I’m an Indigenous woman, raised in what First World folks would call poverty (but with riches, in real world terms). I have never been interested in drugs.
If I’d first met this book now? I’d critique it for its privilege, its exclusion, its drug influences, its cultural frame. Ram Dass, I might scoff, your name is Richard Alpert. And that urge to critique reveals a paradox that bears some consideration.
Here’s why: I needed words of comfort to centre me. I couldn’t find them anymore in the Christian bible. I found them in this strange purple book, in my solitude. So, whatever I might think, feel, and judge now? I owe Ram Dass some thanks. I have to acknowledge that his work was useful to me then, and helped me get calm.
So did music – playing guitar in the patio, listening to the records in Merrilee and Agustîn’s collection, listening to the cassette tapes I’d brought from home. I learned new ways to pray. I knew that was what I needed because my parents were people who prayed, each in different ways.
And of course, best of all, I got to know the neighbours. Their profound humanity and kindness, their patience and lack of presumption, their actual calm, were the real protection all along. And they never pointed it out. They were just there, being themselves; I may have been pretty strange to them, too. But over the weeks, they must’ve heard me plunking away on the guitar, and realised I was as harmless as Agustín and Merrilee (most probably) assured them beforehand. Once I settled in, we had a good time being neighbours.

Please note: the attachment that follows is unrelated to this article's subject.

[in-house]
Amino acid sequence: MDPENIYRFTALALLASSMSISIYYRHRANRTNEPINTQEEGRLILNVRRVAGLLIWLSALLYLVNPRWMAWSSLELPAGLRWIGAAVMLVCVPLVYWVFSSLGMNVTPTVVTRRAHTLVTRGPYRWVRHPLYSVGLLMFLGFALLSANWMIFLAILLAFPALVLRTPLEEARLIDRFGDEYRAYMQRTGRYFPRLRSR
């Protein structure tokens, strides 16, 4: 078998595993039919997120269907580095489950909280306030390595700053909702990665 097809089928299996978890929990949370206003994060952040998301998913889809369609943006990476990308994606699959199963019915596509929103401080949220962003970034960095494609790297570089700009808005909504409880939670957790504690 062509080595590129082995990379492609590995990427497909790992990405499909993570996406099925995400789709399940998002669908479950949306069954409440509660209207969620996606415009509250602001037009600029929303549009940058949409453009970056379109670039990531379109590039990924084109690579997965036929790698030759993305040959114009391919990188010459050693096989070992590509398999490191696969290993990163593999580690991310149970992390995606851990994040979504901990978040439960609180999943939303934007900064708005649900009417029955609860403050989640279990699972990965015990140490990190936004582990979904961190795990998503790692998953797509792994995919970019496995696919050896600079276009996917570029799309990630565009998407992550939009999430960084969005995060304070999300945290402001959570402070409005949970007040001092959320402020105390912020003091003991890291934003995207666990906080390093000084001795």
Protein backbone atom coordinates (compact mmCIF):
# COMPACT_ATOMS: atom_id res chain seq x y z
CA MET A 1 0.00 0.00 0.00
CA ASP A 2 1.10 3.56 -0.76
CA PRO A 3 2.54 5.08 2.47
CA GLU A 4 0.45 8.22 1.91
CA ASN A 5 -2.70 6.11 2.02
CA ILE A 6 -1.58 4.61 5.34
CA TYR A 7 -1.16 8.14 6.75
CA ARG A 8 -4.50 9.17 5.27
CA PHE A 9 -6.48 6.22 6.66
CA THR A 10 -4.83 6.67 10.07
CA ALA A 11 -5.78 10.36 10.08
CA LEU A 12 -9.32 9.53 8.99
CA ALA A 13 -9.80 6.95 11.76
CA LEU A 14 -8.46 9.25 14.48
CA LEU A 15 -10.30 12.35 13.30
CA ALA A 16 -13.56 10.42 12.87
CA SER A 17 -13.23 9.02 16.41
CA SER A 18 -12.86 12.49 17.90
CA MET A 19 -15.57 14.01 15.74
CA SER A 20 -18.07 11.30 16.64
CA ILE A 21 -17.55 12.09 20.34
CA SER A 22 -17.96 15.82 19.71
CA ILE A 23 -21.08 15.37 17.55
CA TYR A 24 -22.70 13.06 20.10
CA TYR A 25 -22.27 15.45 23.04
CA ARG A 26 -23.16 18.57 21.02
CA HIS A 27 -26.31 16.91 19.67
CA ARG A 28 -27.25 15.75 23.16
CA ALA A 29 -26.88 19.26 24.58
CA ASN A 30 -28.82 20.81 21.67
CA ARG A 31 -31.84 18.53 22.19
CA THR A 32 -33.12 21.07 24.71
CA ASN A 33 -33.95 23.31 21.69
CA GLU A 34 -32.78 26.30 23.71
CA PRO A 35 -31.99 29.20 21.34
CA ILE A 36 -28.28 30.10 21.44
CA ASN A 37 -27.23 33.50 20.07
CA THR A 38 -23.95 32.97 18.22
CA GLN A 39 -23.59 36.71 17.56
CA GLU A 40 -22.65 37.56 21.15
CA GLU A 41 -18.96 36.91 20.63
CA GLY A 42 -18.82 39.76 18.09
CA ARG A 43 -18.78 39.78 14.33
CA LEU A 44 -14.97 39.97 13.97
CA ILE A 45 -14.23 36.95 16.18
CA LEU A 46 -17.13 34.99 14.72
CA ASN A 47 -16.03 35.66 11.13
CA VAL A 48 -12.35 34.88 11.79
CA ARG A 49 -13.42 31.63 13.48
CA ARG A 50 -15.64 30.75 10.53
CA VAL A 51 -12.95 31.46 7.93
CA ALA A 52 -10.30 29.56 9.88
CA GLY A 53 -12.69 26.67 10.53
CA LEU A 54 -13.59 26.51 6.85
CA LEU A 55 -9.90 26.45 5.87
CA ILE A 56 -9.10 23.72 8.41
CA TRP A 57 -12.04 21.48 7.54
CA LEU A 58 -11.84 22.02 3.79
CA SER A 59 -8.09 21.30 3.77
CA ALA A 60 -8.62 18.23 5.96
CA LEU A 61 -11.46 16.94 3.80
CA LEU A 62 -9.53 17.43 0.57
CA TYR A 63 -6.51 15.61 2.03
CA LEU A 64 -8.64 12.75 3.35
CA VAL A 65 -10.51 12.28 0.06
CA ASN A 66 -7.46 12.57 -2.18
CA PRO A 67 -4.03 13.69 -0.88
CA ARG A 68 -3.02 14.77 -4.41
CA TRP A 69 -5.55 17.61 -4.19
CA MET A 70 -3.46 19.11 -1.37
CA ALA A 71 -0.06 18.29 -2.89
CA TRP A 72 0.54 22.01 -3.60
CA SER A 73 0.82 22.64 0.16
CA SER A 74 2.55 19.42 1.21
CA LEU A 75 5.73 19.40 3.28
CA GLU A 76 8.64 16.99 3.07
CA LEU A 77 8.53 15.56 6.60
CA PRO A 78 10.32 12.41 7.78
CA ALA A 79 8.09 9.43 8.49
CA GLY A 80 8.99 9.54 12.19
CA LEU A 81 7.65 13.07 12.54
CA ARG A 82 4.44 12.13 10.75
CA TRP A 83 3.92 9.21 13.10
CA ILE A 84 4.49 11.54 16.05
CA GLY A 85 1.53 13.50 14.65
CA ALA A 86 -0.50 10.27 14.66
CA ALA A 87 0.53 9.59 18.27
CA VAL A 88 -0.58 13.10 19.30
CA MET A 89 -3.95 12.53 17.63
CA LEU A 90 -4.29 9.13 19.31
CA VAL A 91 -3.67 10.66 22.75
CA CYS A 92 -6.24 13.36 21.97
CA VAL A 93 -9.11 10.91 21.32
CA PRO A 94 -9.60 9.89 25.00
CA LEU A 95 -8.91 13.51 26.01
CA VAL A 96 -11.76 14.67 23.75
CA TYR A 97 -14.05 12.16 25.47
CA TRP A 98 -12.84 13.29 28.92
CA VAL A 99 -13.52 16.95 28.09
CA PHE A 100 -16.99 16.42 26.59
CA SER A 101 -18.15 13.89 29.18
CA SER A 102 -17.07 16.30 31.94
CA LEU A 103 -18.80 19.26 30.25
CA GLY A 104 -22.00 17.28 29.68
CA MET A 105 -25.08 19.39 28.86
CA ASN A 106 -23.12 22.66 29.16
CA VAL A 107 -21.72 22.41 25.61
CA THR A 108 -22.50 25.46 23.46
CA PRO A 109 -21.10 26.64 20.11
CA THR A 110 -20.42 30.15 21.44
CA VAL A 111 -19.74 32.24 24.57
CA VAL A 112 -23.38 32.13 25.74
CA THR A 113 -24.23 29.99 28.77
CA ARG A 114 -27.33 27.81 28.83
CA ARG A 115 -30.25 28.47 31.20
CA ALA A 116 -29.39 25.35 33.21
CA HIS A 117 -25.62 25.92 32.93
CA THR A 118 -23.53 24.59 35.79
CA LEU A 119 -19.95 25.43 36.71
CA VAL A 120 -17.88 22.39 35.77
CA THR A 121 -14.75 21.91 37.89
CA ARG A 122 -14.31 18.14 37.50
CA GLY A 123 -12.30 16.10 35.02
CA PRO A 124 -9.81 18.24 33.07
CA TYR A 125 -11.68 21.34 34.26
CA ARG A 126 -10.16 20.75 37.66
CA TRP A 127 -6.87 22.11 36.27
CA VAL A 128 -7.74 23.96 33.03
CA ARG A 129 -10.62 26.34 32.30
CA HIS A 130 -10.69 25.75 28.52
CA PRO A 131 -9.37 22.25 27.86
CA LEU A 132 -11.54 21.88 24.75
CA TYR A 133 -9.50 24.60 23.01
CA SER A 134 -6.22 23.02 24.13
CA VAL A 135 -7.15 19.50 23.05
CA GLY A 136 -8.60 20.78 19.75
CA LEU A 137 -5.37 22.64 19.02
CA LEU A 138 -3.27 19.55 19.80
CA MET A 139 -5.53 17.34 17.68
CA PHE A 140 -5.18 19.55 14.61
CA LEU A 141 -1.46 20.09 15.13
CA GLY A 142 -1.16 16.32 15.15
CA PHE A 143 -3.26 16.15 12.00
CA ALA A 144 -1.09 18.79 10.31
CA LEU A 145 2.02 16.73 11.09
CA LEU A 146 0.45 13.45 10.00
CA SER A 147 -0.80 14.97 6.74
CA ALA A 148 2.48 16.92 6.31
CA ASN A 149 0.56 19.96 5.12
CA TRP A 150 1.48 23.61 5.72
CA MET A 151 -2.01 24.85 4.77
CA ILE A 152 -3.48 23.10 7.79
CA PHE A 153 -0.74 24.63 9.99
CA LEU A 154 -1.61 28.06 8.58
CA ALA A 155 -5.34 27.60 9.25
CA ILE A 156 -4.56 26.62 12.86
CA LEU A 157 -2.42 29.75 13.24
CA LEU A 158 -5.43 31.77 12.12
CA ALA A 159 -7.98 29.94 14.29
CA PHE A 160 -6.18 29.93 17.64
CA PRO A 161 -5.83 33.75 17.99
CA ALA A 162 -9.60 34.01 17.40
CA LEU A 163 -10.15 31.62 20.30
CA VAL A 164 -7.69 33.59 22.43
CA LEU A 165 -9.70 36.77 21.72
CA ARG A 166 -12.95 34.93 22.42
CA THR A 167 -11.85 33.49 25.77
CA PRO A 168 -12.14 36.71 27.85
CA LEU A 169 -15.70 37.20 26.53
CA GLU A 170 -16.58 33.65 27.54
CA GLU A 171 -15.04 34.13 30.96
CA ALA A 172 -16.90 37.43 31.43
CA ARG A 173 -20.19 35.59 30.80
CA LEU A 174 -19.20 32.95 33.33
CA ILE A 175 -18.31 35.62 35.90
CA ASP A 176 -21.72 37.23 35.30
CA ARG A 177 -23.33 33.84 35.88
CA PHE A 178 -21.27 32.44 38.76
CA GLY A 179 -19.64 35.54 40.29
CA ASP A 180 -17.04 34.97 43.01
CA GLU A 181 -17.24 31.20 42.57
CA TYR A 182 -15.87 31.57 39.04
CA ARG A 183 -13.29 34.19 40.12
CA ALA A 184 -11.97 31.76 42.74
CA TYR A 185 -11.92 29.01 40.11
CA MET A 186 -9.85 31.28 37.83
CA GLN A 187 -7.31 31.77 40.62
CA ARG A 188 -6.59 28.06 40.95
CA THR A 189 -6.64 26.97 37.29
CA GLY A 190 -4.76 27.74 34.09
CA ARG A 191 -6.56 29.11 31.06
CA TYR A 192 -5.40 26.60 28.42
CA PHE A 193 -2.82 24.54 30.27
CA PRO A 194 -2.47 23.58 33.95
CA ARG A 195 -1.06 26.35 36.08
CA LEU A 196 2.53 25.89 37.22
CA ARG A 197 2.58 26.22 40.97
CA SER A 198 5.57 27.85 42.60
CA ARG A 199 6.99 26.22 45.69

When I look at Be Here Now, Remember (which turns out to be the full name of this book), I confront the paradox of learning. We learn from teachers that we may well grow past. Fair enough.
It’s worth remembering, though, that I didn’t always know what I know now; I was once a person who didn’t notice that so much of 1960s philosophy, and the ‘New Age’ stuff arising from it, was no more written for me (Indigenous square) than was the Bible.
Putting this book down now, unread, I’m content to send it back to the library, where it might speak to someone else. I’ll have to keep working on my embarrassment, and on becoming more at ease with admitting I didn’t know what I was reading, and found it helpful.
Let me say, thanks, Ram Dass. Through what many (myself among them) these days would judge to be Cultural Appropriation, your work confirmed the positives I first found in a yoga class at university. Your iteration of spiritual traditions that mean so much more to people who live in the lands where they originate helped me.
I owe the larger thanks to teachers I’ll never meet, who developed Yoga, Buddhism, Hinduism; just as I owe thanks to teachers who developed Christianity and the other religions associated with its texts. And as I owe thanks to teachers of this land’s traditions.
And finally, revisiting, however briefly, Be Here Now, reminds me, there are teachers in plenty yet to meet. It is good, yes indeed, to be here, now. It’s a world of wonders.